The Eleventh Circuit characterized Petitioner Hill’s § 1983 challenge as a habeas corpus petition. Federal habeas corpus proceedings are essentially the last opportunity for convicts to have their cases reheard and their sentences potentially changed or overturned. The Eleventh Circuit then held that because Hill already brought an earlier federal habeas petition challenging his conviction and sentence, his present action was an improper “second or successive [habeas] petition.” Respondent’s Brief on the Merits at 3. Because of the Eleventh Circuit’s characterization of Hill’s challenge, the Appellate Court effectively denied Hill a federal forum in which to challenge Florida’s method of execution. Petitioner Hill then appealed to the Supreme Court, which granted certiorari to decide (1) whether the Eleventh Circuit’s characterization of Hill’s challenge was correct, and (2) if not, whether Hill’s challenge was properly brought under § 1983. The Supreme Court granted Hill a stay of execution until they decide this case.



Petitioner Hill argues that based on the decision in Nelson v. Campbell, the Supreme Court must reverse the Eleventh Court’s ruling that Hill cannot, as a condemned inmate, bring a § 1983 claim of cruel and unusual punishment. That decision allows a prisoner on death row to bring a § 1983 action as long as the judicial relief sought would not “necessarily prevent [the State] from carrying out its execution.” 541 U.S. at 647. Here, Hill does not seek to prevent his execution, but rather to challenge the existing lethal injection procedures used in Florida as cruel and unusual, and to encourage the State to study the possibility that current procedures permit inadequate anesthesia.

The Respondent, argues that Hill cannot bring this claim under 42 U.S.C. § 1983 because it is actually a petition for a federal habeas corpus proceeding (a legal protection against illegal incarceration), and that he has already exhausted his habeas appeals. Therefore, as the Eleventh Circuit ruled in the opinion below, this petition should be considered a “second or successive” habeas proceeding and must be vacated because the Supreme Court lacks subject matter jurisdiction.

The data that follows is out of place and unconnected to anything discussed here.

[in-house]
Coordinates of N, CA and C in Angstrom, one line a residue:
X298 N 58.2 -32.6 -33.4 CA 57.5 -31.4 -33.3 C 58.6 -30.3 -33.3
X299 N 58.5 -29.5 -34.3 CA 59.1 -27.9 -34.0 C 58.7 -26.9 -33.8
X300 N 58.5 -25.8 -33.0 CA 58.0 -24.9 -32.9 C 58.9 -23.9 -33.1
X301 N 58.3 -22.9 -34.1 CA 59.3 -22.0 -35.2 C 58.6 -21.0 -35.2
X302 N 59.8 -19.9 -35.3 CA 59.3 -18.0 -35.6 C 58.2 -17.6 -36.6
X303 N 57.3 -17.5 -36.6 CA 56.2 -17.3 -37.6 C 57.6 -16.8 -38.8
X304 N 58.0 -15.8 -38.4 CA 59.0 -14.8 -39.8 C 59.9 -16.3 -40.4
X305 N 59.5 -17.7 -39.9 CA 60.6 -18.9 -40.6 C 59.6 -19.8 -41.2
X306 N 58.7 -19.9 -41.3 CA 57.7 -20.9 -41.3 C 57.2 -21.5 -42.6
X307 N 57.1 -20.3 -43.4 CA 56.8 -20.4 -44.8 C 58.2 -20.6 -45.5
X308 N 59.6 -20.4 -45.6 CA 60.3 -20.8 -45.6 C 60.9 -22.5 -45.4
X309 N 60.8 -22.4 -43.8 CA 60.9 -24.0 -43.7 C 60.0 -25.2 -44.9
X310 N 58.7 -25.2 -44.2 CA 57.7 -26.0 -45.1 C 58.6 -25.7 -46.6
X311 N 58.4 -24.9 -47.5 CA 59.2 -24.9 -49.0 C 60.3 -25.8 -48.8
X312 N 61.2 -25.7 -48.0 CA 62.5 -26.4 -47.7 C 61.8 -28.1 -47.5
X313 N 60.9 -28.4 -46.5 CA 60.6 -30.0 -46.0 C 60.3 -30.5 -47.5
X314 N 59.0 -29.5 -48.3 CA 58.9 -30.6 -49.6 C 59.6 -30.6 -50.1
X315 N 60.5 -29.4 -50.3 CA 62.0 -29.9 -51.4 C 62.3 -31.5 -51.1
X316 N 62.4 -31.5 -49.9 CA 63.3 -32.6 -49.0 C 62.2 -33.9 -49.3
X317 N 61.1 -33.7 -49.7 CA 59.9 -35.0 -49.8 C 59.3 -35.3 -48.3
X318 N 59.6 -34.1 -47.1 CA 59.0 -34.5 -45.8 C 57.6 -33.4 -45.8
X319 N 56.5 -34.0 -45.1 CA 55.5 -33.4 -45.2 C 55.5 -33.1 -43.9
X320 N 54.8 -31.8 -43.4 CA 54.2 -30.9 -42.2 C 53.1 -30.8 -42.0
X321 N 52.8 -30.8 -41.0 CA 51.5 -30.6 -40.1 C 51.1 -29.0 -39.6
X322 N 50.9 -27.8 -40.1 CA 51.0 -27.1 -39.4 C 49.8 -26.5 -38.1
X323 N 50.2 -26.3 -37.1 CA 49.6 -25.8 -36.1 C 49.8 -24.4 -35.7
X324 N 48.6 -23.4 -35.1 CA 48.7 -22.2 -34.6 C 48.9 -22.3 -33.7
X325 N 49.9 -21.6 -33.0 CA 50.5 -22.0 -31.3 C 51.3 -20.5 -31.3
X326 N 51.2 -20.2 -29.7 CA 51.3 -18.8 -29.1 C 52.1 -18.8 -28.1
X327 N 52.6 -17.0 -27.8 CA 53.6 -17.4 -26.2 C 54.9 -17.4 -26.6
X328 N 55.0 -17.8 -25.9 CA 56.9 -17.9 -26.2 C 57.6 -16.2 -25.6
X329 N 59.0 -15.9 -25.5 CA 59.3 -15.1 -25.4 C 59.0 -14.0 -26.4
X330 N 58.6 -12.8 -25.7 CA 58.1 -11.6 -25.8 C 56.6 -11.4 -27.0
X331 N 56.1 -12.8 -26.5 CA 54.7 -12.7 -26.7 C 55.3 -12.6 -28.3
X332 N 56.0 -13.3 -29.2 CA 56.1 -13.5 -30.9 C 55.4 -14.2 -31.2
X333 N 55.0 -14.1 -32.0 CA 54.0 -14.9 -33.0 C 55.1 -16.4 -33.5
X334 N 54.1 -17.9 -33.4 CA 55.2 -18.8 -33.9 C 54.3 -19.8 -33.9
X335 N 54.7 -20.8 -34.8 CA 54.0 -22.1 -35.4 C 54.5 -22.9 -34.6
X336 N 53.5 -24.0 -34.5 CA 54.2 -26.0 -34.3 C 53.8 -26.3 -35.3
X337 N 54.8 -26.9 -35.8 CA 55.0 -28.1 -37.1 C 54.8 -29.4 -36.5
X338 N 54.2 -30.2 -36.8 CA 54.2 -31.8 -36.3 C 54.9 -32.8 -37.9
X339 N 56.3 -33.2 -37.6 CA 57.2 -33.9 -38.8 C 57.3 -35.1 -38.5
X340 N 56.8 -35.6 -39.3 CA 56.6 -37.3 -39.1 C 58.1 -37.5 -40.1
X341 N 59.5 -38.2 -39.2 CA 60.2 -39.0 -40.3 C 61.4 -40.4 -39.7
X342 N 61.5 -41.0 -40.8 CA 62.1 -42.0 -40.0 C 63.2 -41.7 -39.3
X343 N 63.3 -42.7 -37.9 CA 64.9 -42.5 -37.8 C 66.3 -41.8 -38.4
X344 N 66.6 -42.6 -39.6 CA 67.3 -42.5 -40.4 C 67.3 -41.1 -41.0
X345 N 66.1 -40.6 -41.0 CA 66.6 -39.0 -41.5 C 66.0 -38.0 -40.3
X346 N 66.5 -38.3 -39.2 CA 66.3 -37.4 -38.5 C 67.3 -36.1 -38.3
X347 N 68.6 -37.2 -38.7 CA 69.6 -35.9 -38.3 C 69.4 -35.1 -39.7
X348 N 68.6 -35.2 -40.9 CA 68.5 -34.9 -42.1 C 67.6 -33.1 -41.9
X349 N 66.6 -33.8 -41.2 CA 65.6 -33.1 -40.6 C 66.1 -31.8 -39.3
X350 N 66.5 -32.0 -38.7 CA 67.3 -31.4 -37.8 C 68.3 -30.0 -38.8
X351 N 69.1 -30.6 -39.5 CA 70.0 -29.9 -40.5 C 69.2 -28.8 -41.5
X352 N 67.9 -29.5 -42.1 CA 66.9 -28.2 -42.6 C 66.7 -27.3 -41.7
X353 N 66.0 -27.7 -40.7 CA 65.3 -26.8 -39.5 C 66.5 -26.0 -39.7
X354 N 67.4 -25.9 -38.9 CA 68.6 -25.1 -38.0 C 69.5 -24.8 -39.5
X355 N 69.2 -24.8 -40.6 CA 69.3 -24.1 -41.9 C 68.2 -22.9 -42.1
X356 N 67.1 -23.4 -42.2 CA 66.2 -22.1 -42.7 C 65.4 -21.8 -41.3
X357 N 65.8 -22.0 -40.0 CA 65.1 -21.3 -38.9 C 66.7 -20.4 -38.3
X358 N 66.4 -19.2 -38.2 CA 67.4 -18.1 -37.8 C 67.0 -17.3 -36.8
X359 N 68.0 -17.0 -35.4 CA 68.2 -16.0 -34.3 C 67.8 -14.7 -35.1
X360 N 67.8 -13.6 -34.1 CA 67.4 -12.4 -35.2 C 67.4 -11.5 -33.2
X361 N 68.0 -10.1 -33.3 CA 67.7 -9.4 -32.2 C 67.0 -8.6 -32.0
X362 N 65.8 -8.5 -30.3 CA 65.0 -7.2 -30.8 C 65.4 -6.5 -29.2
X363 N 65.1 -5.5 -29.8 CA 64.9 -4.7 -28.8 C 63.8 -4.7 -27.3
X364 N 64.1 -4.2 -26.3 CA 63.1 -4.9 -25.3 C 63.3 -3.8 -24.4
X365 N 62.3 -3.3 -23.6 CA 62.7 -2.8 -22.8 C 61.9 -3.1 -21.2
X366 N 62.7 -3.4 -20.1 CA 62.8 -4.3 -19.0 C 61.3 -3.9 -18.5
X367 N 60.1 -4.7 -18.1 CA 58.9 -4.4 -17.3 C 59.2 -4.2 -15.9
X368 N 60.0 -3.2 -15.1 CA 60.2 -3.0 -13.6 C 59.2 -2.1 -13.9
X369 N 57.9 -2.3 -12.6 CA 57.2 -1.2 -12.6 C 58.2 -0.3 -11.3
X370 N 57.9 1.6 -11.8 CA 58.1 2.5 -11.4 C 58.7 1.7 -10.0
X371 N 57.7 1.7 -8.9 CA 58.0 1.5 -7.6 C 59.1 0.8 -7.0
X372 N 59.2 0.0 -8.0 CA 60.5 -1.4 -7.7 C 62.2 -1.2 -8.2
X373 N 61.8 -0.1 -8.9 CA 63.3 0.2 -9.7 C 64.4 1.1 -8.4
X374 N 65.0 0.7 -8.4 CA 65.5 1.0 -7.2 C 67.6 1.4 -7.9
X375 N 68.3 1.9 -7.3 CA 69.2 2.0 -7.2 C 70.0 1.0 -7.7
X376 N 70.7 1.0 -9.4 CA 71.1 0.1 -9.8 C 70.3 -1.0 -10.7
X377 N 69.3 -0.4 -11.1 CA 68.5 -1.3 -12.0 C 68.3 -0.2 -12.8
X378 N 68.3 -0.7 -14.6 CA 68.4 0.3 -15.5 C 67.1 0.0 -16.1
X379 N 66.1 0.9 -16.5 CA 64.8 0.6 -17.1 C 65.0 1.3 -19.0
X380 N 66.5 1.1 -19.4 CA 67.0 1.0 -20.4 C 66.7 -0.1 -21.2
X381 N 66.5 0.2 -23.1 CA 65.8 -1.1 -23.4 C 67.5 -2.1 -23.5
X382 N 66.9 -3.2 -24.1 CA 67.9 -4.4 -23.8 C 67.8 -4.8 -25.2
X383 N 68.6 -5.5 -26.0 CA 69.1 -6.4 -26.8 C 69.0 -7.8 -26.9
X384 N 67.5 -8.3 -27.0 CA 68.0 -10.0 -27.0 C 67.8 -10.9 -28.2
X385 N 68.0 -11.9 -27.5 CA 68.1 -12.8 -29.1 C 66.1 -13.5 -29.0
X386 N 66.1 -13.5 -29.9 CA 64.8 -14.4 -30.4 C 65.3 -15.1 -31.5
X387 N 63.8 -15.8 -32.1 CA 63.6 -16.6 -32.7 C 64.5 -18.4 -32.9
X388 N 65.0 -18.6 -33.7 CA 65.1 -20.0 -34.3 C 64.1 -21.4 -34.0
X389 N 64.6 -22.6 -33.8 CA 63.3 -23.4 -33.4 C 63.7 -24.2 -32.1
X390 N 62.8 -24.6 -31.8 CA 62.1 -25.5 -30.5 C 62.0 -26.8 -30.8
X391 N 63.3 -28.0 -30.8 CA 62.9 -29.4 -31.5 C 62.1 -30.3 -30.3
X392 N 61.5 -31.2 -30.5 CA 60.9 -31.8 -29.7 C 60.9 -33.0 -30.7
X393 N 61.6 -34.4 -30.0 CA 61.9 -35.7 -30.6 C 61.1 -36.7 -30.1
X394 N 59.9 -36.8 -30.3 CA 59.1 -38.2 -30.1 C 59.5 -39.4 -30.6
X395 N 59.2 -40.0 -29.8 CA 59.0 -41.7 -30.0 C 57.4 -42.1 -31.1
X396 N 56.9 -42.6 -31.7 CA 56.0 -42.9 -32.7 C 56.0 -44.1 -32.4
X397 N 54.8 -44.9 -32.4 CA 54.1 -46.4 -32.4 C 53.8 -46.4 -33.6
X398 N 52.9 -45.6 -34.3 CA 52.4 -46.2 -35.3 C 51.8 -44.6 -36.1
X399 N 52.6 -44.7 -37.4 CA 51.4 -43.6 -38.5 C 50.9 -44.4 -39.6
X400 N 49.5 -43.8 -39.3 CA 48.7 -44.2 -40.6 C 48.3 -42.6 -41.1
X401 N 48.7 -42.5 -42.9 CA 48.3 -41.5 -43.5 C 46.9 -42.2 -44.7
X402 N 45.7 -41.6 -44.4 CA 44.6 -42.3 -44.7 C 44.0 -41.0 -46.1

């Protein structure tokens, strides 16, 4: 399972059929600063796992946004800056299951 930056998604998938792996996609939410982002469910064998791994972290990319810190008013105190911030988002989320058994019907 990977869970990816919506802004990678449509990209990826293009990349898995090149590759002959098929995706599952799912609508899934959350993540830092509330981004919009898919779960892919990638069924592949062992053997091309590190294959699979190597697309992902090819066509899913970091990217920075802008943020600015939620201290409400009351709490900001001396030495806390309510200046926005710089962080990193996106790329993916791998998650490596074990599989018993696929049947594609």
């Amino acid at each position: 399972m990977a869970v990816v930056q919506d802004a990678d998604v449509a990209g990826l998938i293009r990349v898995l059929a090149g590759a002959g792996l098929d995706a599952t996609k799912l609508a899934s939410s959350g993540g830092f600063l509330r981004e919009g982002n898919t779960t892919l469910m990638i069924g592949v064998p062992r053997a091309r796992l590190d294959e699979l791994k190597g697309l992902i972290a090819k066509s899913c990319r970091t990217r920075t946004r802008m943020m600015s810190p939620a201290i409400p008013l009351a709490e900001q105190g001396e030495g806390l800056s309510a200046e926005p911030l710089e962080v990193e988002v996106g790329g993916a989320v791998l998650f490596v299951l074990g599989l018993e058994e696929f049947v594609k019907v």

It seems unlikely that the Supreme Court granted certiorari in order to maintain the status quo, but the Court could certainly rule that Hill’s claim is barred for being a successive habeas corpus petition, and deny him the stay from execution. It seems more likely that the Court is interested in encouraging the state systems to study the possibility that lethal injection procedures are currently inadequate or inconsistent at best. However, it is possible that the Court is concerned with clarifying Nelson v. Campbell, and will use this case to rule that claims of this nature must remain federal habeas corpus claims, and cannot be maintained under § 1983.

Should the Court agree with Hill on the issue of subject matter jurisdiction, hear argument on the § 1983 motion, and stay Hill’s execution, the obvious result is that Hill will (1) be allowed to argue that lethal injection procedures in Florida are cruel and unusual by subjecting the prisoner to unnecessary pain, and (2) will therefore not be executed on the currently scheduled date. After further hearings on the matter, Florida may change the method of execution in this instance and reset Hill’s execution date. However, the decision clearly has greater implications. States that use this particular combination of drugs for lethal injections will be forced to study whether or not anesthesia is improperly administered resulting in prisoners being paralyzed and subjected to excruciating suffocation, muscle cramps, and heart failure. Moreover, condemned prisoners in a multitude of capital states using the same procedures will have access to the court system via § 1983 motions, and will likely flood the system with civil rights complaints and requests for stays on their execution dates until the issue of whether or not lethal injections are cruel and unusual as currently administered.

Human rights and anti-death penalty groups will be able to use any research similar to the Koniaris study to further the arguments against the death penalty more generally. If the form of execution that society currently believes to be the most humane is proven to actually inflict excruciating pain during the execution, then general acceptance of the death penalty in those states may wane. On the other side of the fence, death penalty advocates will likely argue that if current dosages of anesthesia are inadequate, the simple solution is to increase the dosage to a level that leaves no room for doubt as to whether or not the prisoner is conscious or able to experience pain. Further, the decision is likely to spark conversations on the ideas of retributivism, rehabilitation, and the realm of punishment within a democracy generally.

On an even more personal level, if this decision illuminates the public mind to the possibility that certain prisoners suffered during execution, friends and family of those inmates will have to live with the prospect that their loved ones were subject to tortuous pain without the ability to communicate in their last moments. That reality may also have implications for friends and family members of the victims of those prisoners whose views on the death penalty likely cover the spectrum from wanting a more painful execution method all the way to disagreeing with the death penalty entirely.